My first husband was an ironworker and was laid-off at least once a year. We were somehow never prepared for this even though we knew it was inevitable. At any rate, coming out of a two-week slump in the food arena, I found myself re-learning some things. There are a few foodstuffs that I always have on-hand that proved invaluable and I wanted to pass the info along.
Fresh food was at a minimum and most meals were from our pantry either entirely or a large part. Some people do the pantry thing on purpose, just to see how far they can get without going to the store. Let me just say, having the option to go to the store somehow makes it easier.
The things I found that helped the most were these:
Jarred spaghetti sauce. This is extremely versatile for everything from spaghetti to chili to a great addition to soups and stews. I love it for my own Crock pot Sausage and Rice Dinner. Simmer chicken breasts in it and top with mozzarella or Parmesan (see below) for am easy Chicken Parmesan.
Canned tuna. Yep, mercury is a problem, but if you're not eating a can a day per person, you're pretty good to go. This was great for plain old tuna salad sandwiches, a dinner of Tuna and Crackers and is awesome for Tuna Pasta Puttanesca. You can also make an unusual Tuna Pate with it.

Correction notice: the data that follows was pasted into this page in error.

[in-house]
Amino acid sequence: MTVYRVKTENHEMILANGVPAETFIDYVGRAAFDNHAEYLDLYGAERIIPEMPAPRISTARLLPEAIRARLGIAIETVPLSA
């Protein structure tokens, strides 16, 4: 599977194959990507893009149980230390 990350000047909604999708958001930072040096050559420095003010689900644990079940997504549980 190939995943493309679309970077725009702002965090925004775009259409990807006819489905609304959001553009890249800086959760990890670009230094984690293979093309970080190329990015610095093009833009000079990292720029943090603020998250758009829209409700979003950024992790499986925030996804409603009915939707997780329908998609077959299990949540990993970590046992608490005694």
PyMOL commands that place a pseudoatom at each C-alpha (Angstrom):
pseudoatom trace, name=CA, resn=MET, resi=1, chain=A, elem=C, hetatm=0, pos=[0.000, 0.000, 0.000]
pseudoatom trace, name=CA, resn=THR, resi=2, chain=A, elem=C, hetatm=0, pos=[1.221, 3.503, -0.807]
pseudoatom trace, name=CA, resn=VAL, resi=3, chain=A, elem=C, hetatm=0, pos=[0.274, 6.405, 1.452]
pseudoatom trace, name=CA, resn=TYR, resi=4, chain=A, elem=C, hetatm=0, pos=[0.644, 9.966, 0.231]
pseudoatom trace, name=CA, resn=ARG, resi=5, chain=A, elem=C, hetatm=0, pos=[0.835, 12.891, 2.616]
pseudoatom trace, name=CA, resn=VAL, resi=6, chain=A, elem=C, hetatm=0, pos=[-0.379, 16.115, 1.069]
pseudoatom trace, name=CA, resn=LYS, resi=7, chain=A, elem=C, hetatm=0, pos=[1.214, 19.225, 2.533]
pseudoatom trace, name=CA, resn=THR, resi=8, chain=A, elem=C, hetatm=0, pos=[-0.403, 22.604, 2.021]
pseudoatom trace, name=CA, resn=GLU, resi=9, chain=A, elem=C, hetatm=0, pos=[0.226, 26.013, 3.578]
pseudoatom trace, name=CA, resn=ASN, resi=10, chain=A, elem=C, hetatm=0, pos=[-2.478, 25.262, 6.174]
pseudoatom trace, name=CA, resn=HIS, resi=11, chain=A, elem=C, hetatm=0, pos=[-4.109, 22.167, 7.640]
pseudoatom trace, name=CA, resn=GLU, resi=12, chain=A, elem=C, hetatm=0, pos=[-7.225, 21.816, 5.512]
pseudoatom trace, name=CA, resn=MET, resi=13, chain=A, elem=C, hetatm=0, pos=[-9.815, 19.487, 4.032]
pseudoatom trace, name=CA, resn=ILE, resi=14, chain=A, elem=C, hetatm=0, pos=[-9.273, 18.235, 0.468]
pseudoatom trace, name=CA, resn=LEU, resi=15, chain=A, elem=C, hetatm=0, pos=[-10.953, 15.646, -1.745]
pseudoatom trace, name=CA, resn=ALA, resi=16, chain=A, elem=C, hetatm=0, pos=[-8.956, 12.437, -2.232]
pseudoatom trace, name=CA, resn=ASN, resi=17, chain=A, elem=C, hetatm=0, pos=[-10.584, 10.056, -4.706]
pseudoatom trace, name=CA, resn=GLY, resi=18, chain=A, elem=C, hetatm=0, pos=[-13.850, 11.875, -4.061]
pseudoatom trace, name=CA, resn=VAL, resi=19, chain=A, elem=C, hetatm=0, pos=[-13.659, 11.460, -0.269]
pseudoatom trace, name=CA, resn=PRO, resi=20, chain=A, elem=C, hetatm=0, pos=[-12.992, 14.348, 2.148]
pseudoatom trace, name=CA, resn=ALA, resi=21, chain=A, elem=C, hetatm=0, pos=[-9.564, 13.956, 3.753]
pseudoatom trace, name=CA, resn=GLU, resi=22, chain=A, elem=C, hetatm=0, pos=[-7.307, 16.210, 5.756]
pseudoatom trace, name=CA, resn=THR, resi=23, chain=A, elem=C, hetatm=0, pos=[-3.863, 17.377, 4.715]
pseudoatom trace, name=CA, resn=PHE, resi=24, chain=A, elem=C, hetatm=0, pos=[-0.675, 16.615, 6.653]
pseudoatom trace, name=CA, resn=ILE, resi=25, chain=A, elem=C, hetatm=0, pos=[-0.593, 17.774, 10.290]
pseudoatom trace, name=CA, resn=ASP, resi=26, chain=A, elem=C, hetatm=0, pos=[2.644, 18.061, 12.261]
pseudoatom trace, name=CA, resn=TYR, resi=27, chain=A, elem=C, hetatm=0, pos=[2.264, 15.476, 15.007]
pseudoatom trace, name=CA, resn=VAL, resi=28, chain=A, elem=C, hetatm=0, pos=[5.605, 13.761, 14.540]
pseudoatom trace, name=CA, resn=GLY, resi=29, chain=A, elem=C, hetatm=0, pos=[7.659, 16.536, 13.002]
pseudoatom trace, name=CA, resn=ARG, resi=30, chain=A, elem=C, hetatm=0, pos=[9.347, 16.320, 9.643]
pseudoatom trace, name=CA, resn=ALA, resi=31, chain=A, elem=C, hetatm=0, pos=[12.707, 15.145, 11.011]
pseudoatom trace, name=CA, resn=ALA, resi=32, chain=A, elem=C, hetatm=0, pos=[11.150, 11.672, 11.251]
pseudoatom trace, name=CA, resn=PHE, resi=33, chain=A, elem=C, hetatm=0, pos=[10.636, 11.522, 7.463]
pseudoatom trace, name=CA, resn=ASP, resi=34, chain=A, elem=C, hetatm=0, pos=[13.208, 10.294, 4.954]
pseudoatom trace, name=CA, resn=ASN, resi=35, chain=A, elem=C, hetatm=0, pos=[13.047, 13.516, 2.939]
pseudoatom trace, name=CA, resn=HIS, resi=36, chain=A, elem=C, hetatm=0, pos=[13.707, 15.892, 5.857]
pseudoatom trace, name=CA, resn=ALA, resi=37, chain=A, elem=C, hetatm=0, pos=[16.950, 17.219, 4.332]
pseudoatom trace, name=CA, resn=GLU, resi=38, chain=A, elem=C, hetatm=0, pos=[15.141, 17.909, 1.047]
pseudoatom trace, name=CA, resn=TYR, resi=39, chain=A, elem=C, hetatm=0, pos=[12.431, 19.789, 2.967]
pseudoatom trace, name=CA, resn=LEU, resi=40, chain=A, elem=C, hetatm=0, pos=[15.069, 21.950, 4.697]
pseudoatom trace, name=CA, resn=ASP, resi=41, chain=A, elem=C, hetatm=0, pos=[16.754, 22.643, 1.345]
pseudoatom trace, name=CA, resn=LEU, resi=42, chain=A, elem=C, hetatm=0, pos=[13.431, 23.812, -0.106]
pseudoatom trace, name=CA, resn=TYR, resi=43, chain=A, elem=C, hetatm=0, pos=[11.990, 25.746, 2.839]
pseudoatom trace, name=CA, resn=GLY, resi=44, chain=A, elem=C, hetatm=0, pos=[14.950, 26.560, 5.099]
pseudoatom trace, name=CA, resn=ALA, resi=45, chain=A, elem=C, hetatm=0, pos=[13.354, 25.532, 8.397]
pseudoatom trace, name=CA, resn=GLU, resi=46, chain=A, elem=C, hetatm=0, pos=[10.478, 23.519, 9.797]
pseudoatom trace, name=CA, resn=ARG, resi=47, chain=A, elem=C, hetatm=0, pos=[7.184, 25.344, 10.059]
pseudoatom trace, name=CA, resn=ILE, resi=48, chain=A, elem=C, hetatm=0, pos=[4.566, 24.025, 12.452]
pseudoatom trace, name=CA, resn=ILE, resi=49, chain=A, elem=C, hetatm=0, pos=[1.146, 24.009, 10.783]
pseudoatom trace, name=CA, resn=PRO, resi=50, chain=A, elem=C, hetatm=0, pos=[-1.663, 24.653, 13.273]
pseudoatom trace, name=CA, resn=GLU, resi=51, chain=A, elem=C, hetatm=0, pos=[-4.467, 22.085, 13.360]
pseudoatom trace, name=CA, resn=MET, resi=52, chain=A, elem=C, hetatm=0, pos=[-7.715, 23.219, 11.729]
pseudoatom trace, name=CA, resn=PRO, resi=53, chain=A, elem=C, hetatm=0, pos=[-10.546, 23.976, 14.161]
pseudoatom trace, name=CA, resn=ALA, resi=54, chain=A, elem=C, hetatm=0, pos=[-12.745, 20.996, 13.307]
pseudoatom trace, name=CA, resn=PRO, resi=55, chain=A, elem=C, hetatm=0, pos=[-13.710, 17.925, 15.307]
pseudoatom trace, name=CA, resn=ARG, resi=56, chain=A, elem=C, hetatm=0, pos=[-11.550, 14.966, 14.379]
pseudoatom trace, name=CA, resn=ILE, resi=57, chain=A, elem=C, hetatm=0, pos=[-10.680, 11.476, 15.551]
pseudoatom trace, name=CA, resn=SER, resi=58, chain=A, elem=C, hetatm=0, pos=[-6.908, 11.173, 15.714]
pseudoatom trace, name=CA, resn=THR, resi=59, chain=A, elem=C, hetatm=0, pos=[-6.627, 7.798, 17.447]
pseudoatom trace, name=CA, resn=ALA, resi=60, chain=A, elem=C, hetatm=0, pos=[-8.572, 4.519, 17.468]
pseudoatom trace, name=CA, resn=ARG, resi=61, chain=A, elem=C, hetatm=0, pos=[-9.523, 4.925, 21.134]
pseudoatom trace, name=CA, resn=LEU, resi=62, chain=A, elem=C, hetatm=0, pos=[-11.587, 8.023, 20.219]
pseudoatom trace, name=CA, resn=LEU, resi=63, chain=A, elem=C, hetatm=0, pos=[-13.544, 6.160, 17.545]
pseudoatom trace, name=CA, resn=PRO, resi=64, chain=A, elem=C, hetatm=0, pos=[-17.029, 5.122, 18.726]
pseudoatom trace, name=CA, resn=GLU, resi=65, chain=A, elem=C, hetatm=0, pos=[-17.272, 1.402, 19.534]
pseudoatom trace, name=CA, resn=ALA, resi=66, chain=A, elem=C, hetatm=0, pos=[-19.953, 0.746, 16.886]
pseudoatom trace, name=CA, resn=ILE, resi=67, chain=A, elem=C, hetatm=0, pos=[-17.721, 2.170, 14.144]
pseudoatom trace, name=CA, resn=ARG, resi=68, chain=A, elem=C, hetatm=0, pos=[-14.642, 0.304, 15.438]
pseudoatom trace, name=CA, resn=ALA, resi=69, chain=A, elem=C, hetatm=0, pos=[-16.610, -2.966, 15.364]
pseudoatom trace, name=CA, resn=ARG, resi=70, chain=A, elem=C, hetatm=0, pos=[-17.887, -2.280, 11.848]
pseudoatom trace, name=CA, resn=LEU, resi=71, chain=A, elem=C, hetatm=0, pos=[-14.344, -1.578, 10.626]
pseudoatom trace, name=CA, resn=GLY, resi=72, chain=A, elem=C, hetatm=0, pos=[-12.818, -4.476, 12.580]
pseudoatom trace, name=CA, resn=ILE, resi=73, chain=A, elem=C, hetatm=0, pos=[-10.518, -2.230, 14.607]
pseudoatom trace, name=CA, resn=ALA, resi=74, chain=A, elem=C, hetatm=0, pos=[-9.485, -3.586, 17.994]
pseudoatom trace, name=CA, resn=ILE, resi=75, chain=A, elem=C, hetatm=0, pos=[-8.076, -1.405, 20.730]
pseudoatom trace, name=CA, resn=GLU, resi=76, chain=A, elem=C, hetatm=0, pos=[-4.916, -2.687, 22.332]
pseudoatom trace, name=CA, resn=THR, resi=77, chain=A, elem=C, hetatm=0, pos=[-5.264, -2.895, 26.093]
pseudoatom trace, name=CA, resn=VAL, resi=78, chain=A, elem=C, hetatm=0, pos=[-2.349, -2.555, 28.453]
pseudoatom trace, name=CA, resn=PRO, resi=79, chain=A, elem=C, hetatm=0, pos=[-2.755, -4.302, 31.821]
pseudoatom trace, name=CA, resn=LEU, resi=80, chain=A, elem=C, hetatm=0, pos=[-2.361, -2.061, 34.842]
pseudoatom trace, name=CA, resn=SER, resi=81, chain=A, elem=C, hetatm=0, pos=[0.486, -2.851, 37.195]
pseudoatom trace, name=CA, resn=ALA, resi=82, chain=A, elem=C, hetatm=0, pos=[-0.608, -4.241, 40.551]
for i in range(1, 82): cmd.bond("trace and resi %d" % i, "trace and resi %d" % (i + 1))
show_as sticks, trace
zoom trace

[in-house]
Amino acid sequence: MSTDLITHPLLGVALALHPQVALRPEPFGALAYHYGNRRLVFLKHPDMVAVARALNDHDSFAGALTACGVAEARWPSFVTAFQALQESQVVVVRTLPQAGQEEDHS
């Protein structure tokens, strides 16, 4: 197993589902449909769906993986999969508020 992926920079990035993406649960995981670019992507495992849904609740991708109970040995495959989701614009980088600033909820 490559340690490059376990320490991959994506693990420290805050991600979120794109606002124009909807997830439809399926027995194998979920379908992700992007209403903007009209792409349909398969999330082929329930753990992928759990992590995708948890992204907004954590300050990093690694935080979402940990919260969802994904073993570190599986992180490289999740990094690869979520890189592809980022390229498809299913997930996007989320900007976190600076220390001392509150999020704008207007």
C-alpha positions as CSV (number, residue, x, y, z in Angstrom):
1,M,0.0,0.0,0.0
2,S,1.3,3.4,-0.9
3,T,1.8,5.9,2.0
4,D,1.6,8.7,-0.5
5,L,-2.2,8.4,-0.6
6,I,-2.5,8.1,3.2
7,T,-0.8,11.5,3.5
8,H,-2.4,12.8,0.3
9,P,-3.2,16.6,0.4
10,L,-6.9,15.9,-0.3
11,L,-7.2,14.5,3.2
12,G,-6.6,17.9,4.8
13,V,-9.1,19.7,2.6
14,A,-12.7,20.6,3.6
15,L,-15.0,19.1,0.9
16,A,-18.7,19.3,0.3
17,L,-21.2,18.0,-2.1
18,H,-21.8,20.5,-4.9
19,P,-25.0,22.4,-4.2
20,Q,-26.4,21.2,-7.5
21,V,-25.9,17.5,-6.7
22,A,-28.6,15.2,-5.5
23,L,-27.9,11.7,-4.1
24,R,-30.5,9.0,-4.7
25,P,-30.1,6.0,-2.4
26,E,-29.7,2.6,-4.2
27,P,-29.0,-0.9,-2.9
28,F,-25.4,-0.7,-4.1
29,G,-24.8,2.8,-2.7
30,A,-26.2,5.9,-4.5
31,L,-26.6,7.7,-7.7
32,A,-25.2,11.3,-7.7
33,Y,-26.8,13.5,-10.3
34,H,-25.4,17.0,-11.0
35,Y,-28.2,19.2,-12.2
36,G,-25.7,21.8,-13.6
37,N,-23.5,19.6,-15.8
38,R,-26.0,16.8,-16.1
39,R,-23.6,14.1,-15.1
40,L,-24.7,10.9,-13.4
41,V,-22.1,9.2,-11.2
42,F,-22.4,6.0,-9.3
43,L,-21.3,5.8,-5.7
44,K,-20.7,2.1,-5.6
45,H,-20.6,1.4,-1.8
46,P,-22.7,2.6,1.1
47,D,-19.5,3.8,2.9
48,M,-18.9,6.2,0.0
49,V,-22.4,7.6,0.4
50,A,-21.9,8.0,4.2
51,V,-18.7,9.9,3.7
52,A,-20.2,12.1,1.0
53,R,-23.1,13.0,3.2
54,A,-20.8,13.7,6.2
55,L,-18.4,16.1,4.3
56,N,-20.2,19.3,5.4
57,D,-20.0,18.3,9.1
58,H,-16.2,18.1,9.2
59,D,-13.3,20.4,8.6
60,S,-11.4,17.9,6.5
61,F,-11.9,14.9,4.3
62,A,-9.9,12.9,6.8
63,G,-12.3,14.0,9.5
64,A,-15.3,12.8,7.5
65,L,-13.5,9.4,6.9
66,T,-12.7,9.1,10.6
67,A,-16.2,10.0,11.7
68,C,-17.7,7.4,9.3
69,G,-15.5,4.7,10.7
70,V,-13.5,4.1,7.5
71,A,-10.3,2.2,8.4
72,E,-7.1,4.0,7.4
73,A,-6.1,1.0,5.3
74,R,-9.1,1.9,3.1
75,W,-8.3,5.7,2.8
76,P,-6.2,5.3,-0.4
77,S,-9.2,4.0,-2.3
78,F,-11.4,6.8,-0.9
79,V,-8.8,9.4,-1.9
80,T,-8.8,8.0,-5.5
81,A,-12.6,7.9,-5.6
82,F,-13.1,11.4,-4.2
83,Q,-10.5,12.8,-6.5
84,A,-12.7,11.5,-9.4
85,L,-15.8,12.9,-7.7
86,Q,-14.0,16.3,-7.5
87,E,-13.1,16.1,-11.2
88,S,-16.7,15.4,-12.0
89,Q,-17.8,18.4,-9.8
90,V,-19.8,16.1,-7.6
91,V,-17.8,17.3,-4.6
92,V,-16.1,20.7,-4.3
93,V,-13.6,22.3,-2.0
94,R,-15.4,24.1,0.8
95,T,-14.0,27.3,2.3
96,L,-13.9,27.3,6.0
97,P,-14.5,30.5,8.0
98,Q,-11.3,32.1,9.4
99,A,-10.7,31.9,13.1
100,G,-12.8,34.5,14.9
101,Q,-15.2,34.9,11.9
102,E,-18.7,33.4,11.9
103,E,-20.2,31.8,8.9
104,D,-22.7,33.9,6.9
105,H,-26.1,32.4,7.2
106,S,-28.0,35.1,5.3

Pasta. This is a 'Cooking for Dummies' type thing. I consider pasta to be the most versatile prepared food on the planet. There is an endless array of shapes and types. If you type 'pasta recipes' into a search engine, you get a plethora of possibilities (424,000 on Blingo and 6,090,000 on Google, and that's just links!).
Rice. Another no-brainer. Brown, white, instant...the uses are endless. Type 'rice' into Google and you get 187,000,000 links!
Parmesan cheese. I make a mean Alfredo without cream; top pizza, cook up frittata, make salads and dressings, and add a little kick to almost anything savory with this.
Bouillon cubes. I added these to soup and stews and whipped up a make-do cheap gravy.
Mrs. Dash. I'm not sure what I don't add this to! I'm crazy about the Garlic and Herb flavor.
Olives. I served these as-is, added to pasta sauce, made tapenade, topped pizza and tacos...the list goes on.
Soy sauce. I only buy the good brewed stuff-it really is better. I add this to every packet of Ramen I make, use it to make lo mein(linguine, sesame oil, garlic and soy are all you need for that!), and it's a necessity for fried rice-which is best with leftover rice anyway, so it's cheap.
Tomato paste. This adds a kick of flavor to many things; soup, stew, pasta sauce, Stroganoff.